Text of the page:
Born: Established: 1744
Michael Robinson, as the author of the first verses published in Australia, has been called the 'first Poet Laureate of Australia' and is considered by Miller and Macartney to 'provide the starting point of Australian literature' (p.407). He was also the first author to use 'Australia' consistently in his works. Educated at Oxford, he was a poet and practising lawyer in London when he was convicted on blackmail charges and sentenced to death. Part of the charge involved writing a poem, punning the name of his victim Oldham, 'Old Ham Fresh Drest (1796)'.
His sentence was changed to transportation to New South Wales, and on the voyage he made himself useful to the colony's new Judge Advocate. Soon after reaching Sydney, he was appointed to the position of Secretary and Chief Clerk to the new Judge Advocate, who arranged for a conditional pardon. Robinson was convicted of perjury involving abuse of his office in 1802, and was sent to Norfolk Island, but the sentence was suspended, as he had made himself indispensable. A short time later, he was convicted of forging permits and was removed from any opportunity to interfere in legal transactions in the colony.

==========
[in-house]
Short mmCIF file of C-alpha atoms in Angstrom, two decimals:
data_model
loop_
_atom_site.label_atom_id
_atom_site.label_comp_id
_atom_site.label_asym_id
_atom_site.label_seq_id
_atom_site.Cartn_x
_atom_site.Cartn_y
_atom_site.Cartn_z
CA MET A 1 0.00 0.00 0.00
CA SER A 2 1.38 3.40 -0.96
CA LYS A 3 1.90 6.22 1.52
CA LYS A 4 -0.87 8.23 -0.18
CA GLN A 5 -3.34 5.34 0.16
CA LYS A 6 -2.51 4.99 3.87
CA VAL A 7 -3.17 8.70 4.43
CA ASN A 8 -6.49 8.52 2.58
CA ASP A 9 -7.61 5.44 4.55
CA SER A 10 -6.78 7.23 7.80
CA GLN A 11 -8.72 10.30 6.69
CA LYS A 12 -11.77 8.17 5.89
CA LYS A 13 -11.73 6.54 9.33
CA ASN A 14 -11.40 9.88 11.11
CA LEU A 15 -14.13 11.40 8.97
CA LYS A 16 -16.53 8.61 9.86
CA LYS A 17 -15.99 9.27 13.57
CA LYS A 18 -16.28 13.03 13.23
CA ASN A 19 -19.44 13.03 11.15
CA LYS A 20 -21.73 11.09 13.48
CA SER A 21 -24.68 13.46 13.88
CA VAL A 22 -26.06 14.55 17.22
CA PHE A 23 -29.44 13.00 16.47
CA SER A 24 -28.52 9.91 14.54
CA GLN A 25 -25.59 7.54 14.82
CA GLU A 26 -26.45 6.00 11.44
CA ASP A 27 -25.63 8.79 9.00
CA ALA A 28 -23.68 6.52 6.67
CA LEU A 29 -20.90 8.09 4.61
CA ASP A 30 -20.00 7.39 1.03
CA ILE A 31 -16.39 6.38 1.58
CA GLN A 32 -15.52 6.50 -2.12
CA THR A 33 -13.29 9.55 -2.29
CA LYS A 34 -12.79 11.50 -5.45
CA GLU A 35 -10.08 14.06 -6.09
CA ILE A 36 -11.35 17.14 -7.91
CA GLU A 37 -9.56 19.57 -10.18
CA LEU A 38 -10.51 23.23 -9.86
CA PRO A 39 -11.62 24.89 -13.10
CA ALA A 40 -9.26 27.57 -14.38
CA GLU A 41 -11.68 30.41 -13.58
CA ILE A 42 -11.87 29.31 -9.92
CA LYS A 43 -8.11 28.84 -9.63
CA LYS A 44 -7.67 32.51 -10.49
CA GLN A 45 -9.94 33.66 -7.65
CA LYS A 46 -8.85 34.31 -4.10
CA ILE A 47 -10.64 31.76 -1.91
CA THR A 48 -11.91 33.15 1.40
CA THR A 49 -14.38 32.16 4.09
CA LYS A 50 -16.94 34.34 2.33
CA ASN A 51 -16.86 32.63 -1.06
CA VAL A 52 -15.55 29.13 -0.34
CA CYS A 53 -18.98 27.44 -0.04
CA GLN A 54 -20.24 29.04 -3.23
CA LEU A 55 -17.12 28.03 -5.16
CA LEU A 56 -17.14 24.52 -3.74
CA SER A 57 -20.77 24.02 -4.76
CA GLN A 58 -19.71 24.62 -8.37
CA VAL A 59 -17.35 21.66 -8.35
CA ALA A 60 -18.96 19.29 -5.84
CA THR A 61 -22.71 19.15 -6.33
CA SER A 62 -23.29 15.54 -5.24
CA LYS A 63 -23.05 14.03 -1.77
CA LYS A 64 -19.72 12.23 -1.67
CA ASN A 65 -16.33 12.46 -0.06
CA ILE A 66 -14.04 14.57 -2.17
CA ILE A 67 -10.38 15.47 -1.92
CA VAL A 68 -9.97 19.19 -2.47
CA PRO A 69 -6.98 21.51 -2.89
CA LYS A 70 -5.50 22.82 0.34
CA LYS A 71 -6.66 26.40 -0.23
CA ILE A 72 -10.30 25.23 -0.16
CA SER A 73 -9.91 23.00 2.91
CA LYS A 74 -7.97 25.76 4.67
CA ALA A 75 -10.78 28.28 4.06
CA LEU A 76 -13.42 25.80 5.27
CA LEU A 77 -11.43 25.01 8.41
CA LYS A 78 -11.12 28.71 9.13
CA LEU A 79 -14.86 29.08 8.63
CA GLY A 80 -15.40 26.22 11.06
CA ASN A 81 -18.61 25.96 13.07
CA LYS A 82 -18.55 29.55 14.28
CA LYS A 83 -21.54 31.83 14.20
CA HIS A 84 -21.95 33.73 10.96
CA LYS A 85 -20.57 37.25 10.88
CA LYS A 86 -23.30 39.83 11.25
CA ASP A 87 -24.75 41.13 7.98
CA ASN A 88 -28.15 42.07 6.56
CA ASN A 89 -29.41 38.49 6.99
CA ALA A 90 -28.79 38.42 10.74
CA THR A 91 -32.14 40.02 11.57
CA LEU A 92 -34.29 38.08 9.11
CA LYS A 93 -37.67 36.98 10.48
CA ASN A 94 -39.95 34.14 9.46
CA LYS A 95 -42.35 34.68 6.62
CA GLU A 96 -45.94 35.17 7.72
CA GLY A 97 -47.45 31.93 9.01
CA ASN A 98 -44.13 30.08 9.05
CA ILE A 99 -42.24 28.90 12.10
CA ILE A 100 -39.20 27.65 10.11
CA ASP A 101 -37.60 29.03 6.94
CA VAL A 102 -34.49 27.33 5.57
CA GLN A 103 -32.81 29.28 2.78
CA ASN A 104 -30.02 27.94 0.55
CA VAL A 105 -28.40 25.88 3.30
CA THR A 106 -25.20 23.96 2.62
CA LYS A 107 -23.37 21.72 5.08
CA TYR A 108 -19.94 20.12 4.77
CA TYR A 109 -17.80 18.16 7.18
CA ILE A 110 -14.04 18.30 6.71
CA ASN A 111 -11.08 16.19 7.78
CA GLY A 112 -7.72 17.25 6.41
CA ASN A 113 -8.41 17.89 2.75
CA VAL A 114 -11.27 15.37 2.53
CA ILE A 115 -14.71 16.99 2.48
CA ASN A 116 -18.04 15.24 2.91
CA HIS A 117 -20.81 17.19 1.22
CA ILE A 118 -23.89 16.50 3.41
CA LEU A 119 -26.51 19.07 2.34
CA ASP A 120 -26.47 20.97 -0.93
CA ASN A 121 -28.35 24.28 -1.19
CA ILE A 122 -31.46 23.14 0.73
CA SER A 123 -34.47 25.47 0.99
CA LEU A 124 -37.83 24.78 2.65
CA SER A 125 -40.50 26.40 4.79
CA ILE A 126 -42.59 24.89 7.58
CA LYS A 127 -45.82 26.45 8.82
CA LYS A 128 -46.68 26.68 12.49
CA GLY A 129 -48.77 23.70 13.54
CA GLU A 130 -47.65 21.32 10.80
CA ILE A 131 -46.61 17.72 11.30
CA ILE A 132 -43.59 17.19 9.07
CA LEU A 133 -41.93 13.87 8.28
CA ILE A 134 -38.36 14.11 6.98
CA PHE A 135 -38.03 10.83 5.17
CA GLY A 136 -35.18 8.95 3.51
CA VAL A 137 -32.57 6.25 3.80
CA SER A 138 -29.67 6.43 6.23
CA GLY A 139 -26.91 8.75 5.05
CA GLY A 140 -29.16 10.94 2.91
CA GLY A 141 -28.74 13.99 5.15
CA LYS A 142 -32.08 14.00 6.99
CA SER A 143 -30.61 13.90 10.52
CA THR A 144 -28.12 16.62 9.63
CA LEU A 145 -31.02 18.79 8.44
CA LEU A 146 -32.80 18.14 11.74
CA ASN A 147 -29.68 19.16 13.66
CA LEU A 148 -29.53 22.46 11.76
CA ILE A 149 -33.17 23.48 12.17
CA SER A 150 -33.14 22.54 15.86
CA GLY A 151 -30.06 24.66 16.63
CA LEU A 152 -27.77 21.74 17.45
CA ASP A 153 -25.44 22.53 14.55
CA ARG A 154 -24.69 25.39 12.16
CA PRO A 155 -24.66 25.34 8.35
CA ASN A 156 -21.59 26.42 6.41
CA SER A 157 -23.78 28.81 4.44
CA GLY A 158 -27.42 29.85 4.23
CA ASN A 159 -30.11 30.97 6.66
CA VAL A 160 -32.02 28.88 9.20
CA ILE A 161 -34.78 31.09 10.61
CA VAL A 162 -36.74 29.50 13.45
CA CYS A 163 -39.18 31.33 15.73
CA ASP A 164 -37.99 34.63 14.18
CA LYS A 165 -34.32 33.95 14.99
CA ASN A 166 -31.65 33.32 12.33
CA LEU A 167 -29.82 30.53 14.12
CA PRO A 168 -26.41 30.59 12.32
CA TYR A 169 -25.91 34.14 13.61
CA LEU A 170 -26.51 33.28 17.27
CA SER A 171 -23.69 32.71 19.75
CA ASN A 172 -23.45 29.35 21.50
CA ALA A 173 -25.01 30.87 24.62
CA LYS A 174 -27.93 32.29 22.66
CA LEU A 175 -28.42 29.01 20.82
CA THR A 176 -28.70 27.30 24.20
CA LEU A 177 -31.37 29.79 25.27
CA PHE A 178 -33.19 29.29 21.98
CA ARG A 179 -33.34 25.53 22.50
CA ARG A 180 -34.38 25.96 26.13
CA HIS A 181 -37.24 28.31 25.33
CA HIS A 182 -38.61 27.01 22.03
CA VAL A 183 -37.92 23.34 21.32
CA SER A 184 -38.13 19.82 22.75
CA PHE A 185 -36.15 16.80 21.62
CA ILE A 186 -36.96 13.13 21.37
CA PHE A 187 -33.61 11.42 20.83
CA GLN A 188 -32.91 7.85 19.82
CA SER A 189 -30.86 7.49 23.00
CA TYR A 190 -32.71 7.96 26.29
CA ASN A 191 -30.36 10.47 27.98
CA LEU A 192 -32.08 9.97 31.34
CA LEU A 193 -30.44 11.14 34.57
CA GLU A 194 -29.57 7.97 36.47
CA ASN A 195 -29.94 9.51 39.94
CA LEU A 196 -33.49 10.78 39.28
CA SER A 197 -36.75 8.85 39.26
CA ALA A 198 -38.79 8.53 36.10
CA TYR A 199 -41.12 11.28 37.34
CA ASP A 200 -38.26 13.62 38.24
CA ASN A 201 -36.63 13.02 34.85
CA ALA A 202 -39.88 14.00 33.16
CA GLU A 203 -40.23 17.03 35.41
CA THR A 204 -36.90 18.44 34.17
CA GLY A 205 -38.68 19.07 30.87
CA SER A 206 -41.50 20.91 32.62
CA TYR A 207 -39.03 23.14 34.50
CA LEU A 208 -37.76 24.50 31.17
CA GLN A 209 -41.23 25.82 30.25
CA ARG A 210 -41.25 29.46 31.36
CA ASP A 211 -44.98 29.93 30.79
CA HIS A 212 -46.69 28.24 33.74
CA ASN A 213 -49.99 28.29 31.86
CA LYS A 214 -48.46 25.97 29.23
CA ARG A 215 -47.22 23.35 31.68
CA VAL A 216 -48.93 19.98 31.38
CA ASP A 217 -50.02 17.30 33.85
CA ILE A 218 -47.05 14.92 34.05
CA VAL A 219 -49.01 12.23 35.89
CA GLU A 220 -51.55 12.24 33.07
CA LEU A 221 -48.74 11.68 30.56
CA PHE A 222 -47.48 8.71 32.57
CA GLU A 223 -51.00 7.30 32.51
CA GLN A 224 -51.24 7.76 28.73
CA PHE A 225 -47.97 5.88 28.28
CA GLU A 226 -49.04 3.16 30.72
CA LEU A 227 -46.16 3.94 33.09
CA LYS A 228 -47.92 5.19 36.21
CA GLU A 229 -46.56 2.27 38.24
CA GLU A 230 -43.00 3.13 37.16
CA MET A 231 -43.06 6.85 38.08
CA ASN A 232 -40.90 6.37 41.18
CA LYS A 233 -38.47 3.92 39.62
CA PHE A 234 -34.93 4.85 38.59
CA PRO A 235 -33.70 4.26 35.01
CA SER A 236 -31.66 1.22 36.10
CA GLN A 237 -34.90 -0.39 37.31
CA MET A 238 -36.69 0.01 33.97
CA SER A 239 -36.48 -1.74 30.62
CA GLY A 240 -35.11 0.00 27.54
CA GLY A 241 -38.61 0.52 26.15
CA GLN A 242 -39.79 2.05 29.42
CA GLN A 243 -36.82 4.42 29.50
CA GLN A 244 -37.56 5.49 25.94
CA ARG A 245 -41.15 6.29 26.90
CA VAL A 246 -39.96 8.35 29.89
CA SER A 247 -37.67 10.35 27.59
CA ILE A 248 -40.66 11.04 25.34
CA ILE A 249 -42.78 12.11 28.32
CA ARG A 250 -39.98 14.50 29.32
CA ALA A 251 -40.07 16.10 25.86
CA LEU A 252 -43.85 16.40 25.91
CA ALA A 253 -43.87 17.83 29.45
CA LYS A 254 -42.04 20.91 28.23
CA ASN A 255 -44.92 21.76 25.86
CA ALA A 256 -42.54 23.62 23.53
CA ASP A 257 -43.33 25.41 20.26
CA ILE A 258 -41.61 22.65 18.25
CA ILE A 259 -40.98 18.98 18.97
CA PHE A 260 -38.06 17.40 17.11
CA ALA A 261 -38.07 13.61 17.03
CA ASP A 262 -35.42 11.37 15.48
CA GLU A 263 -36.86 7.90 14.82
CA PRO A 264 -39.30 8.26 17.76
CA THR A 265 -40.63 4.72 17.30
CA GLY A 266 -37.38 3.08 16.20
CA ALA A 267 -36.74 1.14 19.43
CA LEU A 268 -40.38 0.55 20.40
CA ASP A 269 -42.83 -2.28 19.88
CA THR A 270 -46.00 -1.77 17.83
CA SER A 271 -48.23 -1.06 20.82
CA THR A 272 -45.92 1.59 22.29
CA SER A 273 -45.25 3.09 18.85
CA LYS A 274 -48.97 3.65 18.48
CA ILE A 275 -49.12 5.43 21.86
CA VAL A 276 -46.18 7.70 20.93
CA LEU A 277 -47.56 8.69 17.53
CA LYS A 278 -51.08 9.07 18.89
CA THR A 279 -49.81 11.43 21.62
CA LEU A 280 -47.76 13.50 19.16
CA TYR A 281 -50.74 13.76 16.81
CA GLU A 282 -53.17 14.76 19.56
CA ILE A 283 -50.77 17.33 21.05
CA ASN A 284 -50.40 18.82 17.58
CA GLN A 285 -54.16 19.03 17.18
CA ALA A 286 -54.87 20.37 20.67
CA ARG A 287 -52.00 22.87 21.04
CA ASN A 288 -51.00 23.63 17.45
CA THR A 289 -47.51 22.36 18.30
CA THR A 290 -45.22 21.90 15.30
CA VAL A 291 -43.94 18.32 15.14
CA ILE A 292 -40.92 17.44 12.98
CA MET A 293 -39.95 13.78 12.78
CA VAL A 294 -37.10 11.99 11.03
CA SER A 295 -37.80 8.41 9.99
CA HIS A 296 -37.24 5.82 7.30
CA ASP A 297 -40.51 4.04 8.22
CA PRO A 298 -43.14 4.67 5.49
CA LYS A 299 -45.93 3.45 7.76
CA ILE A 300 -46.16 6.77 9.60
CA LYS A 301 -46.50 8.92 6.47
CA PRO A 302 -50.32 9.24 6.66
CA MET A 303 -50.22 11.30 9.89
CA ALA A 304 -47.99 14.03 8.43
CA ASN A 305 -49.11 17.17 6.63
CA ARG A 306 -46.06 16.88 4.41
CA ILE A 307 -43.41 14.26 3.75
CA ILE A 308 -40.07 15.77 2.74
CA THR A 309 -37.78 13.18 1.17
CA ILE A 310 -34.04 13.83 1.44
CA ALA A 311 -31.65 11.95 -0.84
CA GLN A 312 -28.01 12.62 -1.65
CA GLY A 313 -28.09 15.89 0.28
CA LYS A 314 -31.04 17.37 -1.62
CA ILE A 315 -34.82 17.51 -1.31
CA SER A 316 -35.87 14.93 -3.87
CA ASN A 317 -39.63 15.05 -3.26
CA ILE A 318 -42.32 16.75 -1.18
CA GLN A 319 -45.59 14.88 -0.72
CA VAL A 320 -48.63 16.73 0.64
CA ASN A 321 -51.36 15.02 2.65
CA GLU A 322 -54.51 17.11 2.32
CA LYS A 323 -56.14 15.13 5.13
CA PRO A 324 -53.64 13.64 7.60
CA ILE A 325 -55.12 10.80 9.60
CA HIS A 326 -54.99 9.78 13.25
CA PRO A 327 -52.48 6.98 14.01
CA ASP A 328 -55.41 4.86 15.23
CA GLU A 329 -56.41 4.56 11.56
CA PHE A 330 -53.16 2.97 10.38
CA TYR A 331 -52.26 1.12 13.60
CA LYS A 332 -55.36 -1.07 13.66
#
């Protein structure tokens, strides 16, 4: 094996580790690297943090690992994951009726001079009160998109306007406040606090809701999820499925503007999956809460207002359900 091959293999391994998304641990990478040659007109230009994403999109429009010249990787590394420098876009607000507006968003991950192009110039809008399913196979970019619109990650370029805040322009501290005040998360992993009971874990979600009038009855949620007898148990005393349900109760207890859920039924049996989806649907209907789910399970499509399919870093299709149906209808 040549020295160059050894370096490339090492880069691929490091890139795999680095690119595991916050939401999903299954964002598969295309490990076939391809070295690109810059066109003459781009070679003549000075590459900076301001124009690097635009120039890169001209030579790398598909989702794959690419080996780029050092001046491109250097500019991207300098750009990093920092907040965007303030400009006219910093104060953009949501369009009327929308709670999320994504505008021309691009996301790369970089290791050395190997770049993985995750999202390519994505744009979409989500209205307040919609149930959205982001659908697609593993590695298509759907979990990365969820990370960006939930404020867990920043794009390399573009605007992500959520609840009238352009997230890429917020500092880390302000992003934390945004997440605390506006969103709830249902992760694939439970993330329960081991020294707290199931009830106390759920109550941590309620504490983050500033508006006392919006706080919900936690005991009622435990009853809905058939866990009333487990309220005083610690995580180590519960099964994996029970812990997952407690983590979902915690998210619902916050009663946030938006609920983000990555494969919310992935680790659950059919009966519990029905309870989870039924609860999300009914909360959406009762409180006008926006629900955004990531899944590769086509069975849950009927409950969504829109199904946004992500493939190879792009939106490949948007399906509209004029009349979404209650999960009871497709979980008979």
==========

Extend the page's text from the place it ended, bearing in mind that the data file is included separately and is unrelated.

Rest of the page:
Governor King suspected Robinson of sending complaining letters about the administration of the colony to England and in 1805 Robinson's satirical verses were judged to be promoting discords, along with Maurice Margot, Sir Henry Hayes and William Maum. Robinson was sentenced to a prison term on Norfolk Island in 1805. He was allowed to return early to Sydney in 1806 - an event which saw the recall of the officer in charge of Norfolk. Appointed first clerk in the Government Secretary's Office by Governor Macquarie, he also began writing his series of odes on the royal birthdays in 1810, and Governor Macquarie gave him a free pardon in 1811. He was recognised for his services to the colony as 'Poet Laureate' in 1818 and 1819 with the granting of two cows from the government herd.